Tliere is nothing in these remarks to indicate that a decision in
any matter that not only might, but ought to have been urged
in a former suit will not be res judicata in regard to that matter
in a subsequent suit. The rule as extended by Explanation
II. does not go beyond the above statement of it, and ex-
pressly enacts that it is only the matter that ought to have been
made a ground of attack or defence in the former suit that
i^hall be deemed to have been in issue in that suit.

14. Another material alteration made by Sec. 13 was the

express extension of the doctrine of res

th^^^^^^^Y^^ *°* j^tcato with certain limitations to Foreign

judgments. ^^^^^ judgments, the limitations being enacted hy

Sec. 14 which in the Civil Procedure Code

of 1882 stands as follows :•—

*' No foreign judgment shall operate as a bar to a suit in
British India —
(a) if it has not been given on the merits of the case :
(6) if it appears on the face of the proceedings to be found-
ed on an incorrect view of international law
or of any law in force in British India:
(c) if it is in the opinion of the Court before which it is
produced contrary to natural justice:

' ~ ~ >• 3 Hare, 110.

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Si 1&] AumimMm as to mattib in issra. 19

(d) if it has been obtaiiied by fraud :

(e) if it sustains a claim founded on a breach of any law

in force in British India.

The operation of the rule has since been restricted to only
a few Courts by a proviso added to the section by Act VII of
1889, providing that '* where a suit is instituted in British
India en the judgment of any Foreign Court in Asia or Africa,
except a Court of Record established by Letters Patent of Her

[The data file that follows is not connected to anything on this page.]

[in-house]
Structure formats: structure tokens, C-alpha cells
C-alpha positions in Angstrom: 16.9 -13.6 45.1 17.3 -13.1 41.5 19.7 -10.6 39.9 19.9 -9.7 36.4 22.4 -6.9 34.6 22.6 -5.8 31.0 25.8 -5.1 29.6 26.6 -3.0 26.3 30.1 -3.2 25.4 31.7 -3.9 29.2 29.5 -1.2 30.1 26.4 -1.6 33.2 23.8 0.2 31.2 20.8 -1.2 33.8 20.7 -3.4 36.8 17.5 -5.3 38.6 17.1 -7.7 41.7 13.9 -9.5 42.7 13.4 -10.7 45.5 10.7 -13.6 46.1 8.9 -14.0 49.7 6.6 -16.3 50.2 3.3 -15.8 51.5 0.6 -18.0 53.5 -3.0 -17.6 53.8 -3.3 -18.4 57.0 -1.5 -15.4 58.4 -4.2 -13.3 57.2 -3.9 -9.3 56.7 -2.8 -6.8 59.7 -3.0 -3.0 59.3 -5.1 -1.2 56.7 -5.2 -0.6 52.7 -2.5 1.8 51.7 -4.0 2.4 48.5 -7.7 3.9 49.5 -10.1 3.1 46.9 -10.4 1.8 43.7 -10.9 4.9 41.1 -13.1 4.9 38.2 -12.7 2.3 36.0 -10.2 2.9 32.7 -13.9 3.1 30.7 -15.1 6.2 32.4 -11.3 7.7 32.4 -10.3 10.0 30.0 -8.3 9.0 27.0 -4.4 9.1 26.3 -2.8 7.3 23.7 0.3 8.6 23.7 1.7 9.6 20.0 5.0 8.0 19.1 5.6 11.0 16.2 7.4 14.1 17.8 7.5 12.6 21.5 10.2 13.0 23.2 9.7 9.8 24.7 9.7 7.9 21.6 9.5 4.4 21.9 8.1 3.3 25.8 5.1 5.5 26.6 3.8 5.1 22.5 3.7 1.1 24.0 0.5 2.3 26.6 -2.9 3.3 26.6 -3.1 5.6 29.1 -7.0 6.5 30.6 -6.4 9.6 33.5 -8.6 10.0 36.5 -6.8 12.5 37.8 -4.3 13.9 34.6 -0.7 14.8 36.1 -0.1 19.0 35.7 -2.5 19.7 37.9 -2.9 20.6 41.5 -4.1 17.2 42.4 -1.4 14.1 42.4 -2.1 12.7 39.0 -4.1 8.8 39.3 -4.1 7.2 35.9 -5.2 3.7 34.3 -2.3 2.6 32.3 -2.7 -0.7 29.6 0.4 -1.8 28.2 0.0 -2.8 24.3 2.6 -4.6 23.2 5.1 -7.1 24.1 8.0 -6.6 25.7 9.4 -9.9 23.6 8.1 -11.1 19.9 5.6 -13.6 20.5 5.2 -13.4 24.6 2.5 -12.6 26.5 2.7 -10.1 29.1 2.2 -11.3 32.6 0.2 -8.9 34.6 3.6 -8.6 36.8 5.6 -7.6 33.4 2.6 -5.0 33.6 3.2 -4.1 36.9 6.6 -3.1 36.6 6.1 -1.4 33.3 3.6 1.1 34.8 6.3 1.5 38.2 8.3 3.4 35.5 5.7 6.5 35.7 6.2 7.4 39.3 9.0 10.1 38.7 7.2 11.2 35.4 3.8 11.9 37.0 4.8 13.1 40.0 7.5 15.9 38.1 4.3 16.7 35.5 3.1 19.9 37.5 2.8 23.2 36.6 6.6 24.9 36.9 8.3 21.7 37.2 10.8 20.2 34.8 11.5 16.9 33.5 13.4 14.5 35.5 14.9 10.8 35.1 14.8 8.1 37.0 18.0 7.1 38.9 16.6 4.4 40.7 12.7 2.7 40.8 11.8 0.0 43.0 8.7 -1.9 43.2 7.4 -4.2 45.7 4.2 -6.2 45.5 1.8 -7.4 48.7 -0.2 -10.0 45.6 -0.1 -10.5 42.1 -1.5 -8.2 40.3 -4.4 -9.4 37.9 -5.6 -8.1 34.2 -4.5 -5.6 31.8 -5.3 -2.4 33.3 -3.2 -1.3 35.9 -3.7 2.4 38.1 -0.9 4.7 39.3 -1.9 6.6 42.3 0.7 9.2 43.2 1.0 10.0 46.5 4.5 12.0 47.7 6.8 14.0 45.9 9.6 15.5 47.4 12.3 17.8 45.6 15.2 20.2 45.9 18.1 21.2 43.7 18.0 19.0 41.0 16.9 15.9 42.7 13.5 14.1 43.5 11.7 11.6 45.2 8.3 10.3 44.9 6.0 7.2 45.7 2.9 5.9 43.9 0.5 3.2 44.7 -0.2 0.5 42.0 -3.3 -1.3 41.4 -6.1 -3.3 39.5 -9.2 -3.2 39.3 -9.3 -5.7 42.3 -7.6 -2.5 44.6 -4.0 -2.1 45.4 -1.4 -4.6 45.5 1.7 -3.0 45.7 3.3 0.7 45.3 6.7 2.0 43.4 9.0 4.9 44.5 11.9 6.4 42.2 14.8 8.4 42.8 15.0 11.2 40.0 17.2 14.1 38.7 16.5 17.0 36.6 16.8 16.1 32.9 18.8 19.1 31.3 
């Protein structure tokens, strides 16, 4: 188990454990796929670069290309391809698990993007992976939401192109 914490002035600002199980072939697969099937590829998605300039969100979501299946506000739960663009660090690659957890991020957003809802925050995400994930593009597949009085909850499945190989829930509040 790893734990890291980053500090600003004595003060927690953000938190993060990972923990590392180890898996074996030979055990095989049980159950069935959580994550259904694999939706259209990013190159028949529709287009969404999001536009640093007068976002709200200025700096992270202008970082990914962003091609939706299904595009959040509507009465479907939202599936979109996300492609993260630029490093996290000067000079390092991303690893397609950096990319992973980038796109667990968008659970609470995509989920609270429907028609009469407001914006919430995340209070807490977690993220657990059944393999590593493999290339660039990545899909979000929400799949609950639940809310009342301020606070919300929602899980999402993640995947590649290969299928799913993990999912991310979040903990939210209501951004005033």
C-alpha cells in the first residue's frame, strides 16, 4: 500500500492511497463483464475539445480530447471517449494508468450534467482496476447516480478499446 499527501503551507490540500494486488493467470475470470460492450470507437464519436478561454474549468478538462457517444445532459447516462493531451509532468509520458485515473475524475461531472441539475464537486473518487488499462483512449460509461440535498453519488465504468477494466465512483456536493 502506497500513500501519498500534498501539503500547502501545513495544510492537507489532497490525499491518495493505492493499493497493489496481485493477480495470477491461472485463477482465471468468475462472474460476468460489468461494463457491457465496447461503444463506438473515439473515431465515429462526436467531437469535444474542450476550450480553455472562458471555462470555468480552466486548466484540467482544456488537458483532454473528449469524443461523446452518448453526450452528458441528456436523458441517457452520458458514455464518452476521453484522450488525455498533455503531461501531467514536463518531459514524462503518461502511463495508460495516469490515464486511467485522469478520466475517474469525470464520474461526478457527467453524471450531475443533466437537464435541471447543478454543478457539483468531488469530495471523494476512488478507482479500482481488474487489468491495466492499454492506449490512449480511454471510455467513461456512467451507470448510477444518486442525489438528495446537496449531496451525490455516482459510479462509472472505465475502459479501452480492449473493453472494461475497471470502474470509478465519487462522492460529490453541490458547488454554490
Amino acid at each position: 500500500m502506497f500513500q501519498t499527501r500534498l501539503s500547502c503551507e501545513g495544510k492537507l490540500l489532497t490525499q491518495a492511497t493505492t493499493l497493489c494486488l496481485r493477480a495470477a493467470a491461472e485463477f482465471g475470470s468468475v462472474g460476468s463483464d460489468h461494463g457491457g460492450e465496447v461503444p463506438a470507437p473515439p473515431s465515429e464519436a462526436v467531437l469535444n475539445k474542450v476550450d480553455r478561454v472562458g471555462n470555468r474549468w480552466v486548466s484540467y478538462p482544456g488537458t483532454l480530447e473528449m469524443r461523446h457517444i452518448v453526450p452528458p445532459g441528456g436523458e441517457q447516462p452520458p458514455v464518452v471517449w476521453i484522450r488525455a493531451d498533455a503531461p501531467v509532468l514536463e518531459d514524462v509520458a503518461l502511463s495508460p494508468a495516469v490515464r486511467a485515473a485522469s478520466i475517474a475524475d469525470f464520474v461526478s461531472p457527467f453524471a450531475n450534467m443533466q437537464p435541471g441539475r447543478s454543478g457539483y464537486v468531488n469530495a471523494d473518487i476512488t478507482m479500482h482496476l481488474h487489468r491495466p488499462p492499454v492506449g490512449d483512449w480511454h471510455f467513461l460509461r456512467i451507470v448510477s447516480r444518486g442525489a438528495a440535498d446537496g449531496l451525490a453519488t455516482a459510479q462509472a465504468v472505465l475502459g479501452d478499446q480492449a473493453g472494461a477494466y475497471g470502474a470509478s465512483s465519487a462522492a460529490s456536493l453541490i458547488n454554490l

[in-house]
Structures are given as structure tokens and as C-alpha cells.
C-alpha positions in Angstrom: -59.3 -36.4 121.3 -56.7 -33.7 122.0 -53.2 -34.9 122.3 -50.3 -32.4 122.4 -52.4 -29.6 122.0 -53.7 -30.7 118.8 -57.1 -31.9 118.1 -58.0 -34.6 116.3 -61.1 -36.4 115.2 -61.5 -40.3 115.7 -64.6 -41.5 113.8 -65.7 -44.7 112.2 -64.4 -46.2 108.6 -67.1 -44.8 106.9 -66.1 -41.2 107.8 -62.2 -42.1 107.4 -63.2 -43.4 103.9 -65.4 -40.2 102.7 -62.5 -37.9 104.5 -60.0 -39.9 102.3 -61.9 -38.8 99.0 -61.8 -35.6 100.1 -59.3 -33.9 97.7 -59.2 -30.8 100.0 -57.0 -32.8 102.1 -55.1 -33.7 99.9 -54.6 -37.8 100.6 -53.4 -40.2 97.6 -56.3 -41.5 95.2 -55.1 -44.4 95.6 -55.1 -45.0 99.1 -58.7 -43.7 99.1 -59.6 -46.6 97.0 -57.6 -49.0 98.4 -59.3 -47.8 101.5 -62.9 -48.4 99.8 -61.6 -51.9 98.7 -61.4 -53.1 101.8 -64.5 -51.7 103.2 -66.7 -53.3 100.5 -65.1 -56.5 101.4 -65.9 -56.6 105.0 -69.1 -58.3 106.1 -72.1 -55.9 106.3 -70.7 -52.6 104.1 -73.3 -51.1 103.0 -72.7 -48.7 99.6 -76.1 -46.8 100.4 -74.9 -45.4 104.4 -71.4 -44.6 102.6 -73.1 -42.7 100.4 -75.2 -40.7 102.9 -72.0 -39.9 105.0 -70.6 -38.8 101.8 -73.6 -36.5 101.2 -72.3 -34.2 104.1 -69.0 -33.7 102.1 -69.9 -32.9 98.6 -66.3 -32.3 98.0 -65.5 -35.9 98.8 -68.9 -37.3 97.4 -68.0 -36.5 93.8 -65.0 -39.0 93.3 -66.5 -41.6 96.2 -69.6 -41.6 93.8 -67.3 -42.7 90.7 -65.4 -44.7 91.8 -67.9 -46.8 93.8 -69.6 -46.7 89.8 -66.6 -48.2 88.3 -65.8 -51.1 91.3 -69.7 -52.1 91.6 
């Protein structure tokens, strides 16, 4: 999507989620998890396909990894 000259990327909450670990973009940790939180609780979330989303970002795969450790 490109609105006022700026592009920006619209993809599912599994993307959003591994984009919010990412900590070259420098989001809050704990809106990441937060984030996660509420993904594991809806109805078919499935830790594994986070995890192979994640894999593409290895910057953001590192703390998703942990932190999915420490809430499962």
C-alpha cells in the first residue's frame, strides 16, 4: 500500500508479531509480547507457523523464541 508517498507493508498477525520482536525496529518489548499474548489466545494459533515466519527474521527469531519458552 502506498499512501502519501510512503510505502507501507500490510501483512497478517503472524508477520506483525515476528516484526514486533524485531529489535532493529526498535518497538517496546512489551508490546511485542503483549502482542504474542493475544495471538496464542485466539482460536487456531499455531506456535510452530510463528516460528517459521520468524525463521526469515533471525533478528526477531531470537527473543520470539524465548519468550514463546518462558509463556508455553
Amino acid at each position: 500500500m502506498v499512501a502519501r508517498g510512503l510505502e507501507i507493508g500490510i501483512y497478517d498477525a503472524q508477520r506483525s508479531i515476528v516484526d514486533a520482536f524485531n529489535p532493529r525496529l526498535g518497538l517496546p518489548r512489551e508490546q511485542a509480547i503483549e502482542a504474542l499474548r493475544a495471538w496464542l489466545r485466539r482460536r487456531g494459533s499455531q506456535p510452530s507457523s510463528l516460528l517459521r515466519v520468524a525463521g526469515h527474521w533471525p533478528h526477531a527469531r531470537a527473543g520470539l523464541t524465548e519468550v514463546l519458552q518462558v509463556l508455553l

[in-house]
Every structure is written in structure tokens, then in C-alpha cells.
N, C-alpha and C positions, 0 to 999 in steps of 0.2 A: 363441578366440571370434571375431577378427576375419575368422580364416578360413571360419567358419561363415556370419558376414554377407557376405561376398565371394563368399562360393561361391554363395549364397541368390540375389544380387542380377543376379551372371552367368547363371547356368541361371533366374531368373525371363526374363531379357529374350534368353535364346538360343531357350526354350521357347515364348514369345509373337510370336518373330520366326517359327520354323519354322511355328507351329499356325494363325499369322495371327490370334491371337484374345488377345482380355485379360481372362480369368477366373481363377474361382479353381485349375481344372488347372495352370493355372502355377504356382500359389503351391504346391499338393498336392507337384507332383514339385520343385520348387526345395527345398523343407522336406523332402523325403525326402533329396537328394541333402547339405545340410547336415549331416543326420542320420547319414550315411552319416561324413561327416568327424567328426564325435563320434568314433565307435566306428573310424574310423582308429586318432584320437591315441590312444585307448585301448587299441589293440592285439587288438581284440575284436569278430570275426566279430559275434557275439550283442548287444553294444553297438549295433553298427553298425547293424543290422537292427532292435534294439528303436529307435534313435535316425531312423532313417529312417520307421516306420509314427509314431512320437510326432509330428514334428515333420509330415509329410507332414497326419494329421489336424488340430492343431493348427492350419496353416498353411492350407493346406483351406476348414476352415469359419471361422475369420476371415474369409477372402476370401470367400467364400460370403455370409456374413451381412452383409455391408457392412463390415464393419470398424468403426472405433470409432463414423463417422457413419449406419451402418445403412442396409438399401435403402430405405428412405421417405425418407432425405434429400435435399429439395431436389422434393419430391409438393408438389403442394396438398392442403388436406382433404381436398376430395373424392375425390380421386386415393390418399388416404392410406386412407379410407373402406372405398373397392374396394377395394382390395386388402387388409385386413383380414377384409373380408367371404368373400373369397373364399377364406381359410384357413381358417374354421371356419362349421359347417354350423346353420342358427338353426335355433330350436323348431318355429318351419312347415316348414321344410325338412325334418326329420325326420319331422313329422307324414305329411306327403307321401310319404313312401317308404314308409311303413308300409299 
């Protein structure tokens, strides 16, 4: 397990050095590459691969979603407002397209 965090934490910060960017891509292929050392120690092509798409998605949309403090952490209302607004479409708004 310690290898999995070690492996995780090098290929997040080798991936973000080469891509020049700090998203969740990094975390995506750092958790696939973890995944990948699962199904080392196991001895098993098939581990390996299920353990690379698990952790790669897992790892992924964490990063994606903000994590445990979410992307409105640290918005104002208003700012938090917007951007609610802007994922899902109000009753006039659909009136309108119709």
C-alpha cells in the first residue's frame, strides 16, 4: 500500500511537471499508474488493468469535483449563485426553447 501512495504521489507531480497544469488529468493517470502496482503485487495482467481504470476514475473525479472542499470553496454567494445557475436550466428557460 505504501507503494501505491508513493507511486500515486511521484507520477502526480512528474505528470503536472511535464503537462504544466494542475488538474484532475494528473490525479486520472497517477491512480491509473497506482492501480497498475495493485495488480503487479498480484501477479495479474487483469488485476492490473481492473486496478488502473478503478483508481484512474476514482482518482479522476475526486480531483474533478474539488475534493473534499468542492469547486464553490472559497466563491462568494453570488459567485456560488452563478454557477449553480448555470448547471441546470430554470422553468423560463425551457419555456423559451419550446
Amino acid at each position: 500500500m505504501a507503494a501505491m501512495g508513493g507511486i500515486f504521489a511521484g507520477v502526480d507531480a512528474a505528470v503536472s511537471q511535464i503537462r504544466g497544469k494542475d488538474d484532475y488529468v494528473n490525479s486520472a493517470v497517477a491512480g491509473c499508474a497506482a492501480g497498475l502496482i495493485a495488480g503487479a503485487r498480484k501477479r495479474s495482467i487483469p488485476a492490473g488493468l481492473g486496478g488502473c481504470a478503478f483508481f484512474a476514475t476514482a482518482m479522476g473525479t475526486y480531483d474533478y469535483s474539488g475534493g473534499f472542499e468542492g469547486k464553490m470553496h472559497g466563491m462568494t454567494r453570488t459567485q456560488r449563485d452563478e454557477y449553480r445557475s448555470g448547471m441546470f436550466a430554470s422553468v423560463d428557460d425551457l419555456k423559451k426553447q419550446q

Majesty or any predecessor of Her Majesty or a Supreme Con-
sular Court established by an order of Her Majesty in Council »
the Court in which the suit is instituted shall not be precluded
from inquiry into the merits of the case in which the judgment
was passed." The extension of the doctrine of res judicata^
whicb in strict law applies only to domestic Courts, is from
motives of comity and policy recognised, with some limitations,
in almost every civilized country ; and had been lon^ before
the Code of 1877, accepted and acted upon by the Courts in
British India.

15. In die rale of res judicata as enacted in 1877, only
Amendment ai to '^^ alterations have since been made, and
tire matter in issue ^^^ A^i to a great extent of a verbal cha-
hamtg beenaodinet- racter. The Select Committee in their Report
fy Mid substantidly presented with the Bill, finally enacted as
IB the former smt. ^j^^ ^j^y p^^^cedure Code of 1877 observed,
tJiat they had provided ** that in the former suit the matter in
issue most have been not only substantially but directly in
issue." Grammatioally, however, the words 'directly' and 'sub-
staatially ' could not be read with the * matter in issue ' in the
farmer suit. The Legislature, following up their own intention,
inserted the word * directly' in Explanation II to Qualify
that? expression ia regard to the former suit. By Act XII of
1879, both the words were introduced into the body of the
seetioii' itself so as to refer to the former suit, the Select
Committee observing in their report that they had amended
the seetioBv '^"so aa to make it clear that the Court may not
try any suit in which die matter directly and substantially in
issue, having been- directly and substantially in issue in a former